The “Julia Child” of kids’ hands-on science.
In October, 1891, 23-year-old Manya Sklowdowska arrived in Paris to attend the Sorbonne, France’s great university. She had saved money, working as a governess to get there. She was determined to make the most of her studies in science and math. Right away she was noticed partly because she was Polish, although she had changed her first name to a French version, Marie, to fit in better. She always sat in the front row of all her classes because her French was not yet fluent and she didn’t want to miss anything. She also was one of only a few female students. In a university full of smart people, she worked hard to excel. She ultimately finished first in her class and went on to make major scientific discoveries.
What made Marie so single-minded and determined? Behind it all was a great love for science, a love she shared with her husband, Pierre Curie, whom she met in 1894. At that time, science was uncovering unimaginable truths in chemistry and physics. New discoveries were being made at a breath-taking pace. Science was like a game and it attracted many players. Why?
1. There was a Nobel Prize for winners, those who discovered a big idea about the natural world. There was only one nature to discover but people came at it from many directions.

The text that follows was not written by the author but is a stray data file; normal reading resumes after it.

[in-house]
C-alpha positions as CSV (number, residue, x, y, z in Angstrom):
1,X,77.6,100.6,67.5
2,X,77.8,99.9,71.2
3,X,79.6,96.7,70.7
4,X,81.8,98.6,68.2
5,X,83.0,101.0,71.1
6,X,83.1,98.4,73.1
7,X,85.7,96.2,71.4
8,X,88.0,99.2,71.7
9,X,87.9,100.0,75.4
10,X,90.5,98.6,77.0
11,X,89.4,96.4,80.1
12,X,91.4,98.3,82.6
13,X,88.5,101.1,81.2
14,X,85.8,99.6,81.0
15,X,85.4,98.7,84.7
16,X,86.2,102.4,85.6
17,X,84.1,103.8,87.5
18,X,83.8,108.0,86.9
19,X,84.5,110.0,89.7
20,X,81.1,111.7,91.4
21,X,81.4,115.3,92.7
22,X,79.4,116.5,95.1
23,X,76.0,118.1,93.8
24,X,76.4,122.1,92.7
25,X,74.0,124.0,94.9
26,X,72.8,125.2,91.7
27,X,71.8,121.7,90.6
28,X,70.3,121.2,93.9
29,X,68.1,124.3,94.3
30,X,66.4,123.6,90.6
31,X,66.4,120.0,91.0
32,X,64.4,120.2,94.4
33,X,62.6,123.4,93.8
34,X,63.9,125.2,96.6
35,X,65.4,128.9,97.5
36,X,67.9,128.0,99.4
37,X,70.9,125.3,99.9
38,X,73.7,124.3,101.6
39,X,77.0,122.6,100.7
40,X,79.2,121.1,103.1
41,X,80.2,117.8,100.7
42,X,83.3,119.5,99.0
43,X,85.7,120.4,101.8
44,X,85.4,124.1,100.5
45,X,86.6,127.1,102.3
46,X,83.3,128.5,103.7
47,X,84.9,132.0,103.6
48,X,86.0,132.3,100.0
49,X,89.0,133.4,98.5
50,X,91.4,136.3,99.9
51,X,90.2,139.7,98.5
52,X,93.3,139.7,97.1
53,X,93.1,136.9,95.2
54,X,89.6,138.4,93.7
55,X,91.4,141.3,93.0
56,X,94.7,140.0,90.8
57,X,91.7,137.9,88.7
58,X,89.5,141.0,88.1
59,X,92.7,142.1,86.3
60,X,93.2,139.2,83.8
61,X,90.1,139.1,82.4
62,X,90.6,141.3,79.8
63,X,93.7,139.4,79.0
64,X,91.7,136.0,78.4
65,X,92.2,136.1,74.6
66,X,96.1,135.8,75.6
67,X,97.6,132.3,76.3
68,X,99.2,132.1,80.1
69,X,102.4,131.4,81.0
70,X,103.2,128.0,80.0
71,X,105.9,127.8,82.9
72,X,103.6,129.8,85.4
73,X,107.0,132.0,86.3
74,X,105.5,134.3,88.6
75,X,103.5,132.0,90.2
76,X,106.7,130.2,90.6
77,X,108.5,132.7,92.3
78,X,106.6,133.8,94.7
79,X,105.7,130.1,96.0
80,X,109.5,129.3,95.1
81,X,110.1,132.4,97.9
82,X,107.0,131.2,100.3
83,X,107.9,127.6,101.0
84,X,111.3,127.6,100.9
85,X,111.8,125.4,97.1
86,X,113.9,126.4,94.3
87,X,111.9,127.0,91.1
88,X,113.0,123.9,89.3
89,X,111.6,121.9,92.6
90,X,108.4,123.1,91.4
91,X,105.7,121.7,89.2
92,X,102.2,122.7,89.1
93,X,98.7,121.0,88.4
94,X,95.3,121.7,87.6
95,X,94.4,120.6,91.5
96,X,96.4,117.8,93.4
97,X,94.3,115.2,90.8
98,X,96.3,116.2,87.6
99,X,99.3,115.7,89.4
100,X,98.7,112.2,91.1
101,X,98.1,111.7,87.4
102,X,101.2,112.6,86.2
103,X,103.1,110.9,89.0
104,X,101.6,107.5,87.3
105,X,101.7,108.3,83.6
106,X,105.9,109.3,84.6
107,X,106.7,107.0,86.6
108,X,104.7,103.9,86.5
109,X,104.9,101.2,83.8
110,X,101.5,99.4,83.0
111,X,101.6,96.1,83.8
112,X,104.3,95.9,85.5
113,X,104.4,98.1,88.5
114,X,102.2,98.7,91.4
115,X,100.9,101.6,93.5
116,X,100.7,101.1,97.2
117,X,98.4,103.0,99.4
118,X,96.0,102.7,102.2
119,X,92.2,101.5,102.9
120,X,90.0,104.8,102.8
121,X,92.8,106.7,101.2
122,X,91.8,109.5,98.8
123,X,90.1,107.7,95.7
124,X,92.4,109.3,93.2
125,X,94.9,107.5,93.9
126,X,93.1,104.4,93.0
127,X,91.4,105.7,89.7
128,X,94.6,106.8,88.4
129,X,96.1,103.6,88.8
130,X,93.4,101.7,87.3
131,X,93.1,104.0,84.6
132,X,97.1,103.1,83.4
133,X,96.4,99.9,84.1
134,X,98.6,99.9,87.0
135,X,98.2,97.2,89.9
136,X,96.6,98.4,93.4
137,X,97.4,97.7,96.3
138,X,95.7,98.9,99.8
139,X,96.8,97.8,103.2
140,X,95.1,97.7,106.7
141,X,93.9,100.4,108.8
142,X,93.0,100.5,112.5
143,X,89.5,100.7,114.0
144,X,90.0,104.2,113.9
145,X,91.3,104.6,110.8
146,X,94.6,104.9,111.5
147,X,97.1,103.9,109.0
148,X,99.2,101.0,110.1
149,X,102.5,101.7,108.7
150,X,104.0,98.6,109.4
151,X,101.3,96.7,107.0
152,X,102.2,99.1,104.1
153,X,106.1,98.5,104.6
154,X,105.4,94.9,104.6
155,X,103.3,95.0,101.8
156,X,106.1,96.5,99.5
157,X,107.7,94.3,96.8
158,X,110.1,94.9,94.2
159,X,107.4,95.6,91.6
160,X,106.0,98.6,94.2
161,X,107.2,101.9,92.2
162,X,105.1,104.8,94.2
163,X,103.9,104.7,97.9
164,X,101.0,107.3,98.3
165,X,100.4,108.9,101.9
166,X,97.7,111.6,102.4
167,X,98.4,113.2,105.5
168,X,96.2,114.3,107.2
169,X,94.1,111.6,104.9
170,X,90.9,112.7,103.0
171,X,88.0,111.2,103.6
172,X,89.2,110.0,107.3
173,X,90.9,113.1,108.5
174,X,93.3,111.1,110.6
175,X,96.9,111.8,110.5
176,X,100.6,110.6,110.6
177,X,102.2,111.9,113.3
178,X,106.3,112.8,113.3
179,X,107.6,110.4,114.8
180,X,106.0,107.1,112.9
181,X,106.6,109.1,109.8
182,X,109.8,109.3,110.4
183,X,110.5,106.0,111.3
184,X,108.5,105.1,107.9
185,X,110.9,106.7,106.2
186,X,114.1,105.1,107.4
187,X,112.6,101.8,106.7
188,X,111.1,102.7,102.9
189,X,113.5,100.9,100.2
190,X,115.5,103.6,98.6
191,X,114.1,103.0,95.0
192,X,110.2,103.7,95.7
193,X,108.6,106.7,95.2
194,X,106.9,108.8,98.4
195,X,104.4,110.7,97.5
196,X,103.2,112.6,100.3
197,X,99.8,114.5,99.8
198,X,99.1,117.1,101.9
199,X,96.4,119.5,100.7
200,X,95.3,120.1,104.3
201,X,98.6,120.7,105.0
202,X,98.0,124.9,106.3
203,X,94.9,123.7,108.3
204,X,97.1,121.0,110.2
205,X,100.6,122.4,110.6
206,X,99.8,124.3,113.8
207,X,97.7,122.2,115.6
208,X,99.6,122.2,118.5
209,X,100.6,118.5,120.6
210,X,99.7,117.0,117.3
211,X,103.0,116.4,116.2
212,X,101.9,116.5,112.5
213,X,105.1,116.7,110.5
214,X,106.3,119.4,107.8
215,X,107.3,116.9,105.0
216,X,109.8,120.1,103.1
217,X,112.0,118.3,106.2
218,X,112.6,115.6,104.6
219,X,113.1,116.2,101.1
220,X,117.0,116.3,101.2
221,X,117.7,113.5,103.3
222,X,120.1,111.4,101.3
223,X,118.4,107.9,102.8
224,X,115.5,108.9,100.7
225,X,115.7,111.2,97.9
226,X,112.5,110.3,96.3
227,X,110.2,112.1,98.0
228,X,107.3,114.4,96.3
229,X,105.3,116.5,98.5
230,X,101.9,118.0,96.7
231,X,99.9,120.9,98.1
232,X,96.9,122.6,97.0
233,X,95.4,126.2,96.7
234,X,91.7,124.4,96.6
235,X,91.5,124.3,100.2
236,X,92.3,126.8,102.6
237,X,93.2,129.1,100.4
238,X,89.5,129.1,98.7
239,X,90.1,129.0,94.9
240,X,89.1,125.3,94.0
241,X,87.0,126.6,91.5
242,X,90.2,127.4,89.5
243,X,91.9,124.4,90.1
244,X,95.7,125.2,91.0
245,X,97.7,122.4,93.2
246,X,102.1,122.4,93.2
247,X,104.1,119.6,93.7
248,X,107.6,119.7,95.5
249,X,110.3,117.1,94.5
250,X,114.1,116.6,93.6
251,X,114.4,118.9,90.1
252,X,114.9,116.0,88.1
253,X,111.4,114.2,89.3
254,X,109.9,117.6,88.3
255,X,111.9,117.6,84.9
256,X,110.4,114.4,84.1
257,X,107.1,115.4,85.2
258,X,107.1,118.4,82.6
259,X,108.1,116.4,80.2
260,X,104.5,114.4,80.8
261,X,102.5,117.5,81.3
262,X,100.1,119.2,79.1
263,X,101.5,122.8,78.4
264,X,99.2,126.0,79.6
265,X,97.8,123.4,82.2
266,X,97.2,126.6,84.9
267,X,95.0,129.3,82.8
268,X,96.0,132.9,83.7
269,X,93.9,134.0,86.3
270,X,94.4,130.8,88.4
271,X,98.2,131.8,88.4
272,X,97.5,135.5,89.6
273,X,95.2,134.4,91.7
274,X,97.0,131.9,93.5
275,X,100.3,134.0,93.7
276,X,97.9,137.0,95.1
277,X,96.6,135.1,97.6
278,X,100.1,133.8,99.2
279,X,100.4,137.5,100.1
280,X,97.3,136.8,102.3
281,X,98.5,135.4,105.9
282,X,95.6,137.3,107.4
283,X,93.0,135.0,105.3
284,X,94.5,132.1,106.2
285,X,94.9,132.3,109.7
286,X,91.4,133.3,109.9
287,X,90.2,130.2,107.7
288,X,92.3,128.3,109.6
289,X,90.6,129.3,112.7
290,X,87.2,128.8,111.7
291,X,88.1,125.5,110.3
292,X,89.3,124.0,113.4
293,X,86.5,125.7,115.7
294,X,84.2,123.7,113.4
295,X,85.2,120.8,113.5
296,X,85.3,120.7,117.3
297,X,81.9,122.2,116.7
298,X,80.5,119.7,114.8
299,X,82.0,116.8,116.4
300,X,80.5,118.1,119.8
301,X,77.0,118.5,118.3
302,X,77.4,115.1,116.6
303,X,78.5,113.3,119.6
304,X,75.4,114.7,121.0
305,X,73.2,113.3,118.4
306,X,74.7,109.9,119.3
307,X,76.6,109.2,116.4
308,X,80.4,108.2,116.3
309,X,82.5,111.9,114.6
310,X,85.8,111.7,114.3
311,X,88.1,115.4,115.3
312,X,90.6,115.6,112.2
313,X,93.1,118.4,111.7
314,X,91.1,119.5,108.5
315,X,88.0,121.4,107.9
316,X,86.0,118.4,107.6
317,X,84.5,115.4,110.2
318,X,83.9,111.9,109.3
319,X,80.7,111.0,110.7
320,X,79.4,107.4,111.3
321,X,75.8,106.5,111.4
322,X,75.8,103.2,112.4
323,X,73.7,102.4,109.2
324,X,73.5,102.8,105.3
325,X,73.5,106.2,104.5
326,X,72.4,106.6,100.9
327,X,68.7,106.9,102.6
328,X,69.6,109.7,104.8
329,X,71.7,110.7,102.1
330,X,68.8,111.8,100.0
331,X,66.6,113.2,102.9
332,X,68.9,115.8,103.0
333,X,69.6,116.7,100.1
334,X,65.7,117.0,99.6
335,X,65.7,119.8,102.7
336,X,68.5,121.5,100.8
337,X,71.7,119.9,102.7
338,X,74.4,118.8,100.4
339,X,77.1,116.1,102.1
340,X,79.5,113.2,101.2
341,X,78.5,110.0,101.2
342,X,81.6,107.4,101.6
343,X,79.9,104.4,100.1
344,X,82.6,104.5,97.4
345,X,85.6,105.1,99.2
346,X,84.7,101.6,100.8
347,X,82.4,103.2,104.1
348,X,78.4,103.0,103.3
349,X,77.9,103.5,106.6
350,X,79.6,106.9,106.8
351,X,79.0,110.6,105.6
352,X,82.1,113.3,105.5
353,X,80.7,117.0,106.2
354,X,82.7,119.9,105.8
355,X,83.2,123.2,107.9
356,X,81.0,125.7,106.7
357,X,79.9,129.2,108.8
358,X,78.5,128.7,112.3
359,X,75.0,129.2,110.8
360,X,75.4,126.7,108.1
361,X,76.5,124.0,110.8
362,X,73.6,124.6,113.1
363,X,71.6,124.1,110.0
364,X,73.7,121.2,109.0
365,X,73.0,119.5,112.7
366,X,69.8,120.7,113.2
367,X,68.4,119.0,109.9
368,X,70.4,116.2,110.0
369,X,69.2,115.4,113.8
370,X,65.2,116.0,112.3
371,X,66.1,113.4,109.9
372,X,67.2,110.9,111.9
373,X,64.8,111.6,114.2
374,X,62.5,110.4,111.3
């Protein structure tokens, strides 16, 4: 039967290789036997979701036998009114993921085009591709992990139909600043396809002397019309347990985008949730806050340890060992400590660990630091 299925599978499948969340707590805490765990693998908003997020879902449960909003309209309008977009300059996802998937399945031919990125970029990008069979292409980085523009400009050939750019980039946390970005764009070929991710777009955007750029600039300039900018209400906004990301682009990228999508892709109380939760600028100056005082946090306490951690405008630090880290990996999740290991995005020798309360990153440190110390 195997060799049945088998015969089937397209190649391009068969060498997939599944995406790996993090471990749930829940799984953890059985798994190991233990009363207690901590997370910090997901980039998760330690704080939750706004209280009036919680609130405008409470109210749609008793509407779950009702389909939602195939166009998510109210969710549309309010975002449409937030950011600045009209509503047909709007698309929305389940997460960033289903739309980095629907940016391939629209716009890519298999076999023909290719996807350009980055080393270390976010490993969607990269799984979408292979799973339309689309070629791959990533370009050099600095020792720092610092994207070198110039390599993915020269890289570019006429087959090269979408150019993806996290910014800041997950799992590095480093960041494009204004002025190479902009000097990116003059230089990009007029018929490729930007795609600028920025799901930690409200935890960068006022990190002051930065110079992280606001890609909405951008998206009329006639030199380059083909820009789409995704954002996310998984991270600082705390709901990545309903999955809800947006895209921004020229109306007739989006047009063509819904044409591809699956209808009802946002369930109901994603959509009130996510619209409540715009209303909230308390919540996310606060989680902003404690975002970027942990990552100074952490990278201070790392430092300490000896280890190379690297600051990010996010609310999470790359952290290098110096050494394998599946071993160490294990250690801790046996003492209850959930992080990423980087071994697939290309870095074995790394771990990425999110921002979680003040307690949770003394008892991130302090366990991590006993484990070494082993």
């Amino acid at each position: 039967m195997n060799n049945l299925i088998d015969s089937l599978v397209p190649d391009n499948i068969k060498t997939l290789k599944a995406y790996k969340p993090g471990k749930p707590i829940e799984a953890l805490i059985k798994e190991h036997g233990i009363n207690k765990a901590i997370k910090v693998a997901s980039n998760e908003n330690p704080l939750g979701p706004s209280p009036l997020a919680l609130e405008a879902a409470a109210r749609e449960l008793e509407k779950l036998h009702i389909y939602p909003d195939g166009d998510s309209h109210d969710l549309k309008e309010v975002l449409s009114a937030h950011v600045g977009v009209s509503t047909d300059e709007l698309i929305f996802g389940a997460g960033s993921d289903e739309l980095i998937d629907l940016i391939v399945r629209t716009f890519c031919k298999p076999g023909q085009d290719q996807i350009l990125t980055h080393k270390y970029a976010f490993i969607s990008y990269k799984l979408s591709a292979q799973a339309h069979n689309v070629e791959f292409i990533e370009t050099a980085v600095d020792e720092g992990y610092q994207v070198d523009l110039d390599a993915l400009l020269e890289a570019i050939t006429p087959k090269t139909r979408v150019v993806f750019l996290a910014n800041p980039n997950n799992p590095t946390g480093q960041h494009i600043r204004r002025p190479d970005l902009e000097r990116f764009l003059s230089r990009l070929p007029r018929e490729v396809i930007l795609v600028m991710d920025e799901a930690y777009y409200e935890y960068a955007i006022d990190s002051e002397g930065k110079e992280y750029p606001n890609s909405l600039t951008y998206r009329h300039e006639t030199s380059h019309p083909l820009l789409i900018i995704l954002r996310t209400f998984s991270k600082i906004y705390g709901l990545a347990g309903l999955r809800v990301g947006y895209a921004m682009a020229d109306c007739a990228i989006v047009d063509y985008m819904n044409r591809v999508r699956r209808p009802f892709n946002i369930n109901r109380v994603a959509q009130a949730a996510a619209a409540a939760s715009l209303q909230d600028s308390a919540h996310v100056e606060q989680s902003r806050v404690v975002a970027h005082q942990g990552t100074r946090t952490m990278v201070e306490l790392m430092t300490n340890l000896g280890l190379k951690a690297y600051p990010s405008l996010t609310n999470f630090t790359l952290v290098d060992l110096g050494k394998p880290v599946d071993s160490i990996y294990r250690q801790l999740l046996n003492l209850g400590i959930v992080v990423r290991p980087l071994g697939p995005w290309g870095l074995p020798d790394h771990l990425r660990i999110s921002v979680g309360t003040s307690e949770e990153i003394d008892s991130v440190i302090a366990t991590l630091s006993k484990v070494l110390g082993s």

2. It was collaborative—scientists shared their discoveries by publishing papers.
3. It was competitive—the papers described procedures so that scientists could check each other’s work. It kept everyone honest. The best work got the most attention.
4. The discoveries could be applied to solve problems for people. X-rays, light bulbs, phonographs, photographs, movies, and telephones would not have been possible without science.
5. The biggest prize was the idea of the atom and its structure. Many scientists contributed to modern atomic theory, including Marie.
Marie Curie won the Nobel Prize twice for her work. At a time when women didn't even have the right to vote, she was a working mother of two daughters, a single mother after she was widowed in 1906, the founder of the Radium Institute for research and she brought the x-ray to the battlefield in WWI. She believed that science could save the world, that scientific discoveries belonged to everyone. And she refused to benefit financially from her discoveries. She lived by the highest principles of honesty and integrity. She was a true champion of the science game.
DK Biography: Marie Curie tells the story of the discoverer of radium, from her childhood in Warsaw, to her experiments with radioactivity in Paris, to her recognition as one of the preeminent scientists of her time.
Filled with archival photographs and amazing fact boxes, this biography paints Marie Curie as the brave and brilliant scientist that she was.
Vicki Cobb is a member of iNK's Authors on Call and is available for classroom programs through Field Trip Zoom, a terrific technology that requires only a computer, wifi, and a webcam. Click here to find out more.
MLA 8 Citation
Cobb, Vicki. "Marie Curie: An Elite Player in the Science Game." Nonfiction
Minute`, iNK Think Tank, 30 Jan. 2018, www.nonfictionminute.org/
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